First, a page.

Railway investigates contaminated groundwater at fueling station

By Heather Harrison
New Mexico Business Weekly
March 14, 2002

Burlington Northern Santa Fe Railway has received approval from the New Mexico Environment Department to further investigate soil and groundwater contamination caused by diesel leaks and spills at the railway’s Albuquerque fueling area.

Burlington says diesel released at this facility has contaminated groundwater in excess of the New Mexico Water Quality Control Commission standards. The commission is the state water pollution control agency for the state.

The fueling area is located southeast of Downtown Albuquerque between Copper Ave. to the north, Iron Ave. to the south, east of 1st St. and one block west of Broadway Blvd.

Bart Faris, environmental specialist for the New Mexico Environment Department, notes that the railway first noticed a problem back in 1998. Burlington submitted an abatemant plan that year, which included installation of 15 groundwater monitoring wells in the Albuquerque fueling station. Yet Faris, who oversaw the process, says that once the wells were installed, they didn’t accurately measure the problem.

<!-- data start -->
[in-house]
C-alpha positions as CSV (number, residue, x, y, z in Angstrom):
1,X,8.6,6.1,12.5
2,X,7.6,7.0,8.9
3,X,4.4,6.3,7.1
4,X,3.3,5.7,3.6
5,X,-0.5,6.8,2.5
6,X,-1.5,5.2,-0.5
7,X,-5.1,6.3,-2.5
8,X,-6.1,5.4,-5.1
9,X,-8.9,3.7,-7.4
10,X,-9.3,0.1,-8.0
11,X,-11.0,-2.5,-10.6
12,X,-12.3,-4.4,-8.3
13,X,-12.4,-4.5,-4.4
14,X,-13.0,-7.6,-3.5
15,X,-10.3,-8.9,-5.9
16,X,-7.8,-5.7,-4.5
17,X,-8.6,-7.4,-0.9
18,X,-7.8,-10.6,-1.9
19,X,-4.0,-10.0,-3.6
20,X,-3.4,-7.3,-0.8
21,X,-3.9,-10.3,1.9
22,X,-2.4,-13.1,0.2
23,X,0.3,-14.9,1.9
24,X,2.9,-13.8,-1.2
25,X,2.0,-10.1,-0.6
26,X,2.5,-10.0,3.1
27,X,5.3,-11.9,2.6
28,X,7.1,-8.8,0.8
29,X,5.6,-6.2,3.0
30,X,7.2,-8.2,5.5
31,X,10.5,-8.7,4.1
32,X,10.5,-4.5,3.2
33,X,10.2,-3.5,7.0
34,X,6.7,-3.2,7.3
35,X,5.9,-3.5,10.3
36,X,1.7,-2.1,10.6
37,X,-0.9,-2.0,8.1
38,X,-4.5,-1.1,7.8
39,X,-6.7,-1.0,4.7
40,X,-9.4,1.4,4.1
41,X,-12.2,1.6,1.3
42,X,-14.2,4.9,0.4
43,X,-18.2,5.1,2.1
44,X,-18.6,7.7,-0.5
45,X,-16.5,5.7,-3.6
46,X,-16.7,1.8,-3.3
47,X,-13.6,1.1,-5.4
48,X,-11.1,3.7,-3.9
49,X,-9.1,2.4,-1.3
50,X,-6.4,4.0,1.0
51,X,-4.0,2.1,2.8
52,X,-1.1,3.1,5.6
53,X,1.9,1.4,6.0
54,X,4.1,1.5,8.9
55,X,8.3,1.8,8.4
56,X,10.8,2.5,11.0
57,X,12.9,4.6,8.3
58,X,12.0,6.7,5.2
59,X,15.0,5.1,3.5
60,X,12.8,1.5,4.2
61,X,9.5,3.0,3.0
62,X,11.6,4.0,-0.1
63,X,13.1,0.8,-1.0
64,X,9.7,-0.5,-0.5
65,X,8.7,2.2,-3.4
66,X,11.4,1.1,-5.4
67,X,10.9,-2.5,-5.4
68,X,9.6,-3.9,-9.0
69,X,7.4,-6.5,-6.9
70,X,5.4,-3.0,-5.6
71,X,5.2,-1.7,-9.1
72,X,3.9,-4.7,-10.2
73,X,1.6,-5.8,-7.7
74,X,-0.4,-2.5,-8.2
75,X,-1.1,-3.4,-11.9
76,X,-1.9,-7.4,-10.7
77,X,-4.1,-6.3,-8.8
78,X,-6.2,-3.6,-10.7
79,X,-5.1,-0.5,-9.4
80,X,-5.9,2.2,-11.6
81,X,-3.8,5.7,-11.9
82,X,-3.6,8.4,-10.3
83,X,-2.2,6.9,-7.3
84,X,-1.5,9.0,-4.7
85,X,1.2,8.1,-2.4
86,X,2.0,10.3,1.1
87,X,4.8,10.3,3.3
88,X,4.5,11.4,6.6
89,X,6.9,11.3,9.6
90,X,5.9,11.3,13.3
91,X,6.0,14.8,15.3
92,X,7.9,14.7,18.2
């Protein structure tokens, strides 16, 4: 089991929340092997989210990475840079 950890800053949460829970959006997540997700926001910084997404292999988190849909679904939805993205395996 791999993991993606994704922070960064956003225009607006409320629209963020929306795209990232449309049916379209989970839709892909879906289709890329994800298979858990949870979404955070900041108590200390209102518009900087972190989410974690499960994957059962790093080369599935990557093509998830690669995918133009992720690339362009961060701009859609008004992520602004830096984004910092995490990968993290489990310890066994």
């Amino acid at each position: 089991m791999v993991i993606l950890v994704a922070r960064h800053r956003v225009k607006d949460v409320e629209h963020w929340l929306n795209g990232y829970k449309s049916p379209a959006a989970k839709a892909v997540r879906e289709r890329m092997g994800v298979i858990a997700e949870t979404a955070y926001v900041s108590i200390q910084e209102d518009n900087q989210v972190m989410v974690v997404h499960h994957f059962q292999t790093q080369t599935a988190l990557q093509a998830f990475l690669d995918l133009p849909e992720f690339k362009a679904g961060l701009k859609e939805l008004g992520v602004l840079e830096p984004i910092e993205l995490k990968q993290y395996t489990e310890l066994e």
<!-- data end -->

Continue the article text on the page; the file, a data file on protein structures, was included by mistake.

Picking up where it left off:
Faris says these plans are standard for a railway like Burlington. He says the railway must abide by commission standards and report any contamination, including diesel leaks, to the department.

Burlington’s two-phase plan is similar to the one it submitted in 1998. It includes additional installation of more groundwater monitoring wells to better target the contamination problem. Stage 2 of the plan includes a proposal for cleaning up the contamination. Burlington will invite public comment on stage 2 of the plan and then send the final version to the department for approval, Faris says.